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The Bookworm Turns - PHP

PHP comes with a different API for different database types -whcih usually means a code rewrite every time your databaseadministrator decides to experiment with something new. But fear not -help is at hand, in the unlikely form of ADODB, a powerful databaseabstraction library for PHP applications.

  1. PHP Application Development With ADODB (part 1)
  2. A Little Insulation
  3. The Bookworm Turns
  4. Anatomy Class
  5. Different Strokes
  6. Getting It All
  7. Playing The Field
  8. Strange Relationships
  9. Hitting The Limit
  10. Coming Soon, To A Screen Near You
By: icarus, (c) Melonfire
Rating: starstarstarstarstar / 8
July 24, 2002

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Before we get into the code, you might want to take a quick look at the database table I'll be using throughout this article. Here it is:

mysql> SELECT * FROM library; +----+-------------------+----------------+ | id | title | author | +----+-------------------+----------------+ | 14 | Mystic River | Dennis Lehane | | 15 | For Kicks | Dick Francis | | 16 | XML and PHP | Vikram Vaswani | | 17 | Where Eagles Dare | Jack Higgins | +----+-------------------+----------------+
As you might have guessed, the "library" table contains a list of all the books currently taking up shelf space in my living room. Each record within the table is identified by a unique number (the geek term for this is "foreign key", but you can forget that one immediately).

Now, let's suppose I want to display a list of my favourite books on my personal Web site. Everything I need is stored in the table above; all yours truly has to do is write a script to pull it out and massage it into a readable format. Since PHP comes with out-of-the-box support for MySQL, accomplishing this is almost as simple as it sounds.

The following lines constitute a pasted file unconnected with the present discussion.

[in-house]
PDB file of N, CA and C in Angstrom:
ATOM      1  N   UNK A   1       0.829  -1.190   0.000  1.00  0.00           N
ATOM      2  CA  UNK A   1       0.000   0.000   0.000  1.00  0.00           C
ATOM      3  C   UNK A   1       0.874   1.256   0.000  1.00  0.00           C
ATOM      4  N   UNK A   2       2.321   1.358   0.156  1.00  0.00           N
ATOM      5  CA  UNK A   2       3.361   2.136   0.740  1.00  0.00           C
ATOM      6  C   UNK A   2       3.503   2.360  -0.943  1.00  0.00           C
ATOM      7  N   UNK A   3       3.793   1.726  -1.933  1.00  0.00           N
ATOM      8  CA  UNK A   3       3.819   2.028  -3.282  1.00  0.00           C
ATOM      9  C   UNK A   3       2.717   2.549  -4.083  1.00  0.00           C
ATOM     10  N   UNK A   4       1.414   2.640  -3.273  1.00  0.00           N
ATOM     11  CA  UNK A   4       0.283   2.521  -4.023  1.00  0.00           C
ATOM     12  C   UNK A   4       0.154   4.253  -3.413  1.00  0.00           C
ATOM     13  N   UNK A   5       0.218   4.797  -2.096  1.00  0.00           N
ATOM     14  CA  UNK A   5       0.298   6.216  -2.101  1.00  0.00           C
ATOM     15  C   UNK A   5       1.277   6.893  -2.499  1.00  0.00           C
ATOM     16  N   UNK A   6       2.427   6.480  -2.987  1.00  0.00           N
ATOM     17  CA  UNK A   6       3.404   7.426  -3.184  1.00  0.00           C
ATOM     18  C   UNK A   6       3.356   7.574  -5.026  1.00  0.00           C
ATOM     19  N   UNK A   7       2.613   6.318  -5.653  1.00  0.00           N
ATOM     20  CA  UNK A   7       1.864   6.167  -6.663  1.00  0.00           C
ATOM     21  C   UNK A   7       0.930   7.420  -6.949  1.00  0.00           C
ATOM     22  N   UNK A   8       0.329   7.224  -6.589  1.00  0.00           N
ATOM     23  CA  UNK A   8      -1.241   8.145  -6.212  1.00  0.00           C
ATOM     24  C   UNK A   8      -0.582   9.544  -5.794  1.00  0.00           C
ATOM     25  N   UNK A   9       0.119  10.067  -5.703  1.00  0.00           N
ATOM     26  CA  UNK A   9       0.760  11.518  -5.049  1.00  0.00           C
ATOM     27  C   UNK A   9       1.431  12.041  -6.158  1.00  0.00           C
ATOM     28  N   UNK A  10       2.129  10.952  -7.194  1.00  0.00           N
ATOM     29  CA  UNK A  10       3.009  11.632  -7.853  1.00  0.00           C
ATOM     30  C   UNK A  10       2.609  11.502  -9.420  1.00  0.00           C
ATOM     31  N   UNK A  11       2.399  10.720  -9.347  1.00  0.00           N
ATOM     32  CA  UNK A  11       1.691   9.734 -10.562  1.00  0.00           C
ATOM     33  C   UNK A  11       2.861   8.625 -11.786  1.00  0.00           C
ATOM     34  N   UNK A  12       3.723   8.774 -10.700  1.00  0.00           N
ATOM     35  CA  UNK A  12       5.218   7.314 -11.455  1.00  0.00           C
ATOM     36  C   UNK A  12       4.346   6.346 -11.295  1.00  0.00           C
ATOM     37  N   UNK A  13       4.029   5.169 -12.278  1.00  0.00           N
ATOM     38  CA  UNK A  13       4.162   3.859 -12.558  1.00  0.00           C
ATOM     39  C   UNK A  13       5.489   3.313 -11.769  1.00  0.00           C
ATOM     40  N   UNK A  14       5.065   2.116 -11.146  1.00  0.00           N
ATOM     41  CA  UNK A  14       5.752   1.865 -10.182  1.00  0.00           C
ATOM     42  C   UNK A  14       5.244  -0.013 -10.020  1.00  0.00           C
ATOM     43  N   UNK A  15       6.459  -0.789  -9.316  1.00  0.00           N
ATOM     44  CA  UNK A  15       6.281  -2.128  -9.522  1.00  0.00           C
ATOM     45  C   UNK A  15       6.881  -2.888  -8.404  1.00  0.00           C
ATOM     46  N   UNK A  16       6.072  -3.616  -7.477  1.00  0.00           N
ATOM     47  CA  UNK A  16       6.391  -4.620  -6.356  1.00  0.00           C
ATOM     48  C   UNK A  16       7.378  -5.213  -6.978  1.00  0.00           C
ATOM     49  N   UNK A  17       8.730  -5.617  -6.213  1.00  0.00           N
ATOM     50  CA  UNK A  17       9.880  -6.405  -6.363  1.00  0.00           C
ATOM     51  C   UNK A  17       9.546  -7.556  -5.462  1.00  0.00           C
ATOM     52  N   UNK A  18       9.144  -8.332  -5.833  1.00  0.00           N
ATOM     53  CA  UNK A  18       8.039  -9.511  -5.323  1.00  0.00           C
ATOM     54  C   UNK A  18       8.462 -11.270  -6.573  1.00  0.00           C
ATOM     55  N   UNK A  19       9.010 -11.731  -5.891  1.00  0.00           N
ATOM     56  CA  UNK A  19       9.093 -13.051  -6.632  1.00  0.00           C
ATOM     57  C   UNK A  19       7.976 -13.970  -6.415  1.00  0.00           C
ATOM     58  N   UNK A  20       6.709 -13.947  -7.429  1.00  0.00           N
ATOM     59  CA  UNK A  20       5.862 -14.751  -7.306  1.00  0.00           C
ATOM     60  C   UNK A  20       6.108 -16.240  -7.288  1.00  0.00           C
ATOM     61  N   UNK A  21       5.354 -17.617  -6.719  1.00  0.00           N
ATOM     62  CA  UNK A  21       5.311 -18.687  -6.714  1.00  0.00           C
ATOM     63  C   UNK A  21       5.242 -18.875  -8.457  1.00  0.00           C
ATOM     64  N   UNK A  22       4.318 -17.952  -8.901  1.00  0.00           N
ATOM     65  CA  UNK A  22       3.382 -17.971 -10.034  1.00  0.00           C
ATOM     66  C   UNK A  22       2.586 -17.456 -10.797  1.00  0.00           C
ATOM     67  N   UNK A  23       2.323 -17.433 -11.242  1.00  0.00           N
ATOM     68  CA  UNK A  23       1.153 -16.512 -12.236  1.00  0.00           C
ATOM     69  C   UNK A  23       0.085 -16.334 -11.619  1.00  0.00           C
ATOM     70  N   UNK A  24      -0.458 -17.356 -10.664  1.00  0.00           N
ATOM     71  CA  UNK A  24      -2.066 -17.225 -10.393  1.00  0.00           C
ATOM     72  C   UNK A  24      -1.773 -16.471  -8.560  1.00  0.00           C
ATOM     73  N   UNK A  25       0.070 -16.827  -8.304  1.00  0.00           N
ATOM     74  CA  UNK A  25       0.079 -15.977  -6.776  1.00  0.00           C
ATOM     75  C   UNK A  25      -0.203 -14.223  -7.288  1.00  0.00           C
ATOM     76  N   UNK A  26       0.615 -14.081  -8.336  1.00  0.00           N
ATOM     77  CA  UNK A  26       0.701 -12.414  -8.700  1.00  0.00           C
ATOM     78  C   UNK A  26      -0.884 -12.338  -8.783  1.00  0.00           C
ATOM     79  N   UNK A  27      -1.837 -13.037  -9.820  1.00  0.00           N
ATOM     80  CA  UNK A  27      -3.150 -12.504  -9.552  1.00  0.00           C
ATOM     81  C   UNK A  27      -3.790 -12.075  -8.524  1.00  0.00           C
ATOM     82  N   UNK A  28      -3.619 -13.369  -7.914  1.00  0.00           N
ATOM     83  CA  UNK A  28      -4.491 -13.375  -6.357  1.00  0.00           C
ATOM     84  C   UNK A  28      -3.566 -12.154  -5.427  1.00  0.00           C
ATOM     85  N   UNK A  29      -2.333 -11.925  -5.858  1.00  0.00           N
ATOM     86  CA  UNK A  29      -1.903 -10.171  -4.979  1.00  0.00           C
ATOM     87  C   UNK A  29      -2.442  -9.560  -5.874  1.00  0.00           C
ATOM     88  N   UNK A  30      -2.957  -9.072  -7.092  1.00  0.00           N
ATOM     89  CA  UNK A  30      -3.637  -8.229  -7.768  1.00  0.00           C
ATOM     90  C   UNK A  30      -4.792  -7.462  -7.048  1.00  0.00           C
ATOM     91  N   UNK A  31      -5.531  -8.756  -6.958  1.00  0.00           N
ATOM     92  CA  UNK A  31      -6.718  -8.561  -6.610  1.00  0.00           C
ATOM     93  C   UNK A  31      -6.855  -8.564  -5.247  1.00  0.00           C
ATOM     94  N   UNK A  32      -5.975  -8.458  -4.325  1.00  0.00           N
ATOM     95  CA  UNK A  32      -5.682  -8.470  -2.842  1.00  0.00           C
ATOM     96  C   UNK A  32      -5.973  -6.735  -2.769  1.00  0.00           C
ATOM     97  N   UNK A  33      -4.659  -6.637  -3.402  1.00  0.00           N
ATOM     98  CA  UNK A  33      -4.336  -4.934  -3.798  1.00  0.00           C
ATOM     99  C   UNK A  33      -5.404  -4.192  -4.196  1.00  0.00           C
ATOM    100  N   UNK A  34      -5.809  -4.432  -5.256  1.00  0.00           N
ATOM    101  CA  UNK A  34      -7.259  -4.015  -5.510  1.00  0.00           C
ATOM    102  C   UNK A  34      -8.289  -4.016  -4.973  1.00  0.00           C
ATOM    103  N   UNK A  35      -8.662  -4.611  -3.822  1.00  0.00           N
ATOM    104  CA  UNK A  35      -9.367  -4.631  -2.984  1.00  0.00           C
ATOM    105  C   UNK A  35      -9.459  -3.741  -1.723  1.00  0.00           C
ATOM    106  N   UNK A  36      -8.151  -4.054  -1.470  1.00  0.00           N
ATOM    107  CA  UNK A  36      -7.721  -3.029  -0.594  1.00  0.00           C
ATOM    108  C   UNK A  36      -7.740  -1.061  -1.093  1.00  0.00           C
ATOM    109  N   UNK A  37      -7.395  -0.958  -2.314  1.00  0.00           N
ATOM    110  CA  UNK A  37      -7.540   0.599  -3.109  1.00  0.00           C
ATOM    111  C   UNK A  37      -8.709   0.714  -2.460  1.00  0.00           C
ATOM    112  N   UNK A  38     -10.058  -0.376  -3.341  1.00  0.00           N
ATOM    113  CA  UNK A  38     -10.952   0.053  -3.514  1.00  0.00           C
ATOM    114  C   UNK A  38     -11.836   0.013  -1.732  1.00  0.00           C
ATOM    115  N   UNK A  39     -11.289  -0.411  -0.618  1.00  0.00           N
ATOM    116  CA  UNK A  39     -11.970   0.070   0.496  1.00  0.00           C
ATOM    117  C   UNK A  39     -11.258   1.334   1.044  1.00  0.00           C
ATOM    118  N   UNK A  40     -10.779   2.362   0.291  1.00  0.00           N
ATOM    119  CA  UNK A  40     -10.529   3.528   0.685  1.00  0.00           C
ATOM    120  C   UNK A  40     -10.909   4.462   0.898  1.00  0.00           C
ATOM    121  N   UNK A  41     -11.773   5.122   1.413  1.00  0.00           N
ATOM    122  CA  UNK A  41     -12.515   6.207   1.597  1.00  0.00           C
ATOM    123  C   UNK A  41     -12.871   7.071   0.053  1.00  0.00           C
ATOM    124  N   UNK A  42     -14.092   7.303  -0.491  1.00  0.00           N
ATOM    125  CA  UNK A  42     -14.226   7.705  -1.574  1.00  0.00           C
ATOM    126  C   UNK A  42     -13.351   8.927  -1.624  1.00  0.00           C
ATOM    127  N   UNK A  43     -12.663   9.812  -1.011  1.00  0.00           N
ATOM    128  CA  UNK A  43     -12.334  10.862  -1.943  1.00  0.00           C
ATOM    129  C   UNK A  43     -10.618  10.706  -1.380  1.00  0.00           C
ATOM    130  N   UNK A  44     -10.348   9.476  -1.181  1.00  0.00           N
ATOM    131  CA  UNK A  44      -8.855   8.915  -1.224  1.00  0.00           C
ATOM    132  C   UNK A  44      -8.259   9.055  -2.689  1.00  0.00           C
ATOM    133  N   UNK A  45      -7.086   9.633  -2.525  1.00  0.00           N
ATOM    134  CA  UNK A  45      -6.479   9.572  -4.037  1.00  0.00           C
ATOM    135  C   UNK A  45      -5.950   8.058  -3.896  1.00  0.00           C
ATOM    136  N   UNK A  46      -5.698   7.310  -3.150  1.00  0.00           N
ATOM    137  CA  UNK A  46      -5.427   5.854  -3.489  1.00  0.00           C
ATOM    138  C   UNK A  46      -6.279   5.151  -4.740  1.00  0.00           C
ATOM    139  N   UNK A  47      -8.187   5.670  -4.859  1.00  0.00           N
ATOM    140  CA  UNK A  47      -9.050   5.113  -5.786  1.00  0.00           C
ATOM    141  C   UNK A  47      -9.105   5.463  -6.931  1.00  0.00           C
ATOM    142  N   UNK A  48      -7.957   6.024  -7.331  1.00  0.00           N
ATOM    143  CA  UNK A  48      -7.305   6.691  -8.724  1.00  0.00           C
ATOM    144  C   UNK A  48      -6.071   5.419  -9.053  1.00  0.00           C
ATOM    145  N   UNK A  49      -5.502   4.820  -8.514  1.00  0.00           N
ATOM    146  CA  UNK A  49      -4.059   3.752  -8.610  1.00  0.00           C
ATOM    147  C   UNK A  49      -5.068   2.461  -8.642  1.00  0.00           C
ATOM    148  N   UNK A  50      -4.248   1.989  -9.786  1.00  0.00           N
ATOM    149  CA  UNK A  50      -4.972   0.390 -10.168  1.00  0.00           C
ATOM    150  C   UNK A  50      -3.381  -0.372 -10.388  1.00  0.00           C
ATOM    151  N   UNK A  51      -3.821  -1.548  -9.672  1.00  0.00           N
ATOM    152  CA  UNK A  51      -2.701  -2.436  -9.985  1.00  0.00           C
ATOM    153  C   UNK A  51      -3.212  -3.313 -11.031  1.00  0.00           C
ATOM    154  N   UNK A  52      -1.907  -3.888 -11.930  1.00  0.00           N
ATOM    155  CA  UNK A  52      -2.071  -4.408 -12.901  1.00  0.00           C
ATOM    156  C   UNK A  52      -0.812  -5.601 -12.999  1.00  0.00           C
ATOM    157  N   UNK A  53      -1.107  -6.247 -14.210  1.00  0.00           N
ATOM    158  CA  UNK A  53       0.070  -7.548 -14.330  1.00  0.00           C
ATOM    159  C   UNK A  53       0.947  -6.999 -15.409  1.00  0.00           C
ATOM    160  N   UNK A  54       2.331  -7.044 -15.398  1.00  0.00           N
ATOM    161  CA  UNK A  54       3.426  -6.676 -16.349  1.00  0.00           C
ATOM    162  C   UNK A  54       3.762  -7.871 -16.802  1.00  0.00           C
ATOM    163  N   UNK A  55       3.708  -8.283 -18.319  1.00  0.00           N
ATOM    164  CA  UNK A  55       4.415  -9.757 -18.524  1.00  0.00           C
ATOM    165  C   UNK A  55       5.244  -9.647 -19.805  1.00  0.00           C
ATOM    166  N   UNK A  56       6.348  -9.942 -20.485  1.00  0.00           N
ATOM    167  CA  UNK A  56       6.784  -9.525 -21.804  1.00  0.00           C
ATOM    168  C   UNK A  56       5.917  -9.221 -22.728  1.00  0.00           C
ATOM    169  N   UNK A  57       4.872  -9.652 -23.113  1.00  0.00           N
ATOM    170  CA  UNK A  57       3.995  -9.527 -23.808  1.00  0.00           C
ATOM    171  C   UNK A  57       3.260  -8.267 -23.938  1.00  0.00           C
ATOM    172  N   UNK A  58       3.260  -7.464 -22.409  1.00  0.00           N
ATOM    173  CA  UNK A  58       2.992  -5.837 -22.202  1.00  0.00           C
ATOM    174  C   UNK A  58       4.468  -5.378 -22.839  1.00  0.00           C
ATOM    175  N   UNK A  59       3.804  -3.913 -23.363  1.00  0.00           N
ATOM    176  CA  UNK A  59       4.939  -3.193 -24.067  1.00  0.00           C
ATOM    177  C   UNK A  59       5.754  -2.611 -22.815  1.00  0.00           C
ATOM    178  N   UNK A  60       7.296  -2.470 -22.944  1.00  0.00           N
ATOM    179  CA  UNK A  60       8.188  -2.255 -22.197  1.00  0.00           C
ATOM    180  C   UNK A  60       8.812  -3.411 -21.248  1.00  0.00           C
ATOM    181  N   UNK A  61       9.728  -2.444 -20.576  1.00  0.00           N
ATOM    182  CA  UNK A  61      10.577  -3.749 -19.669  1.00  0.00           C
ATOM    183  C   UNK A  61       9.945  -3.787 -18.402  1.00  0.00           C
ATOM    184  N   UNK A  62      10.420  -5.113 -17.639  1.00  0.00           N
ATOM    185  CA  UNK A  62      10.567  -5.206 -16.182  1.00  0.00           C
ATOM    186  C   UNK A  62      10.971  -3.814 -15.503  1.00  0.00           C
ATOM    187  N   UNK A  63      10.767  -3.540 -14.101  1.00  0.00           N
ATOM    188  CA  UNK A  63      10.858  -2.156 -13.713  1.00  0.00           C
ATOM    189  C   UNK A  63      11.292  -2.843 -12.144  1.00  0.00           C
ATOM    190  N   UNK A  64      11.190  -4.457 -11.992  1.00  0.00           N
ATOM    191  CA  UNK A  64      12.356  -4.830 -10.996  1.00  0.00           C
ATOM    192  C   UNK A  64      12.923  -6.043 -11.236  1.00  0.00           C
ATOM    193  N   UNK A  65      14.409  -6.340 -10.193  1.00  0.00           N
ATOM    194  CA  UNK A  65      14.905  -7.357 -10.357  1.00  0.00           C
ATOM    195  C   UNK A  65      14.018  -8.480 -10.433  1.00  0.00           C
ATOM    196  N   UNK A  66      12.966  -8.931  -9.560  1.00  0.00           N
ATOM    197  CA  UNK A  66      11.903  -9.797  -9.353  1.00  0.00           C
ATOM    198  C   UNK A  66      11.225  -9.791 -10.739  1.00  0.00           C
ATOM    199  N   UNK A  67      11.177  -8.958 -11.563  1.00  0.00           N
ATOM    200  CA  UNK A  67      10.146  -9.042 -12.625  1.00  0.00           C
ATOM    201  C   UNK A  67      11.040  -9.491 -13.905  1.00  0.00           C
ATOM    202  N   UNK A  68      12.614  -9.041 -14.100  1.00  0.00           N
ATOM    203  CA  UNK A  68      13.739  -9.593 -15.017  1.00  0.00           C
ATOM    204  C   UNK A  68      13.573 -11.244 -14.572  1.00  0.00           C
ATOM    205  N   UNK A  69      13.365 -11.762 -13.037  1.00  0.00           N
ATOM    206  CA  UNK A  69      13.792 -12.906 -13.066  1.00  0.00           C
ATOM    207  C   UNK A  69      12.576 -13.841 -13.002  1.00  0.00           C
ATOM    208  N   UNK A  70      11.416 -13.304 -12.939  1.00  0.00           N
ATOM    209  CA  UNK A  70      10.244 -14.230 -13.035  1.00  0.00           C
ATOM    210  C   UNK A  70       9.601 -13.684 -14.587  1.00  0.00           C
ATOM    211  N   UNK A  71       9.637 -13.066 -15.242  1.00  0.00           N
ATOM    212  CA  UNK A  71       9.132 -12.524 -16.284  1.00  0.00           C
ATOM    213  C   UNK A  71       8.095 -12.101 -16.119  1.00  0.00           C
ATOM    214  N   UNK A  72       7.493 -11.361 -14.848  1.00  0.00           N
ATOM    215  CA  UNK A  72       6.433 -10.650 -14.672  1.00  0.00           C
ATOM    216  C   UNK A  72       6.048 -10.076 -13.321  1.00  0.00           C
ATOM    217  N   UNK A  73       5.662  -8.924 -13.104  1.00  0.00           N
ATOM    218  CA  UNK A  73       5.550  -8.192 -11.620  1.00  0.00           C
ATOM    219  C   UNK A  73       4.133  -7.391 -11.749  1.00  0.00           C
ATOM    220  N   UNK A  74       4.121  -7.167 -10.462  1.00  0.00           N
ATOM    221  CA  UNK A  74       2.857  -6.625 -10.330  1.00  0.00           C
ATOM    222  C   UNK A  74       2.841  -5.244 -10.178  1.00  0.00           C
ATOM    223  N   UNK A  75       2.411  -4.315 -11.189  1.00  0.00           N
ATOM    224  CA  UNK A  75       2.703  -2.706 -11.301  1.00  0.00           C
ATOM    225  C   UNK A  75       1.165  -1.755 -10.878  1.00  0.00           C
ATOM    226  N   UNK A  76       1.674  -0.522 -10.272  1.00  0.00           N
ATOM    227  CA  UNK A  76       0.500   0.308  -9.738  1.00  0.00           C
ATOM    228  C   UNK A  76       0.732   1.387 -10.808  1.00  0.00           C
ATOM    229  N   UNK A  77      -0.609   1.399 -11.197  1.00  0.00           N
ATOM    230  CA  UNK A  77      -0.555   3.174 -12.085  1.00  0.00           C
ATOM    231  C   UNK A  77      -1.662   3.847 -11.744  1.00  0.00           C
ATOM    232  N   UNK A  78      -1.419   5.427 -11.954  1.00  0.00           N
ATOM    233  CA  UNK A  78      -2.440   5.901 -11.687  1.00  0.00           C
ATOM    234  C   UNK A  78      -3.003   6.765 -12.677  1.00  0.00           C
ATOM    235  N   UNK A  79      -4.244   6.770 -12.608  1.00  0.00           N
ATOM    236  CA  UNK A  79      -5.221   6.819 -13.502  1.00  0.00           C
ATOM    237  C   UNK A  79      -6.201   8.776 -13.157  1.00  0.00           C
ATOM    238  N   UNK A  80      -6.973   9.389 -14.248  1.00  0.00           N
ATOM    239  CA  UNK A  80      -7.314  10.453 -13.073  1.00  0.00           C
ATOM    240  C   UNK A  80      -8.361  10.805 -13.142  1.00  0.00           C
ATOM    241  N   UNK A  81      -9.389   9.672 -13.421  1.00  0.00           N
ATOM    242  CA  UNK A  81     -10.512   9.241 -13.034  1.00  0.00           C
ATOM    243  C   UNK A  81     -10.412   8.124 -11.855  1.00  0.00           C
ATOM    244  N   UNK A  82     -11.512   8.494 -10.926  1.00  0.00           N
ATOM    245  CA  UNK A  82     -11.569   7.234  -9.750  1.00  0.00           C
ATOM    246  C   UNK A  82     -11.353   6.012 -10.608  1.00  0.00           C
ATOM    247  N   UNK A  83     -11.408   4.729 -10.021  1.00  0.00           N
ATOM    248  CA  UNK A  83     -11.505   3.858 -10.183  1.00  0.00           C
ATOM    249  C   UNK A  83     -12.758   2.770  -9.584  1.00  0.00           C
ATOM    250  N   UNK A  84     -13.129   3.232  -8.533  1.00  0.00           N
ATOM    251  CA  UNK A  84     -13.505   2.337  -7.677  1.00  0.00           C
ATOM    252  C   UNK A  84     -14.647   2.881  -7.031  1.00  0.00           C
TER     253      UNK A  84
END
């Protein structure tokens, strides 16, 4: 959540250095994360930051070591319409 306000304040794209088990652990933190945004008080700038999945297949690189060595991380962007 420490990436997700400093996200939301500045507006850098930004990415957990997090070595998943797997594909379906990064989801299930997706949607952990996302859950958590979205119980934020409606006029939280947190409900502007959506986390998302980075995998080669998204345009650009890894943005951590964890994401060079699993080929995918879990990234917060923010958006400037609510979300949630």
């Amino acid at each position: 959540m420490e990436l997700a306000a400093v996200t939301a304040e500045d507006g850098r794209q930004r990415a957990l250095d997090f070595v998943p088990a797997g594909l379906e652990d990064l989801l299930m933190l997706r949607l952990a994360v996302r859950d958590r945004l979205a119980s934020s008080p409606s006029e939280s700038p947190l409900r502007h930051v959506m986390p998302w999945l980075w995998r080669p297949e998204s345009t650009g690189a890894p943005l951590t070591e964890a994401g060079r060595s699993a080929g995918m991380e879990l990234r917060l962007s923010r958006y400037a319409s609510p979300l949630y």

<?php // uncomment this to see plaintext output in your browser // header("Content-Type: text/plain"); // open connection to database $connection = mysql_connect("localhost", "john", "doe") or die ("Unable to connect!"); // select database mysql_select_db("db278") or die ("Unable to select database!"); // execute query $query = "SELECT * FROM library"; $result = mysql_query($query) or die ("Error in query: $query. " . mysql_error()); // iterate through rows and print column data // in the form TITLE - AUTHOR while ($row = mysql_fetch_row($result)) { echo "$row[1] - $row[2]\n"; } // get and print number of rows in resultset echo "\n[" . mysql_num_rows($result) . " rows returned]\n"; // close database connection mysql_close($connection); ?>
Here's what the output looks like:

Mystic River - Dennis Lehane For Kicks - Dick FrancisXML and PHP - Vikram VaswaniWhere Eagles Dare - Jack Higgins[4 rows returned]
The process here is fairly straightforward: connect to the database, execute a query, retrieve the result and iterate through it. The example above uses the mysql_fetch_row() function to retrieve each row as an integer-indexed array, with the array indices corresponding to the column numbers in the resultset; however, it's just as easy to retrieve each row as an associative array (whose keys correspond to the column names) with mysql_fetch_assoc(), or an object (whose properties correspond to the column names) with mysql_fetch_object().

The problem with this script? Since I've used MySQL-specific functions to interact with the database, it's going to crash and burn the second I switch my data over to PostgreSQL or Oracle. Which is where the database abstraction layer comes in.

>>> More PHP Articles          >>> More By icarus, (c) Melonfire

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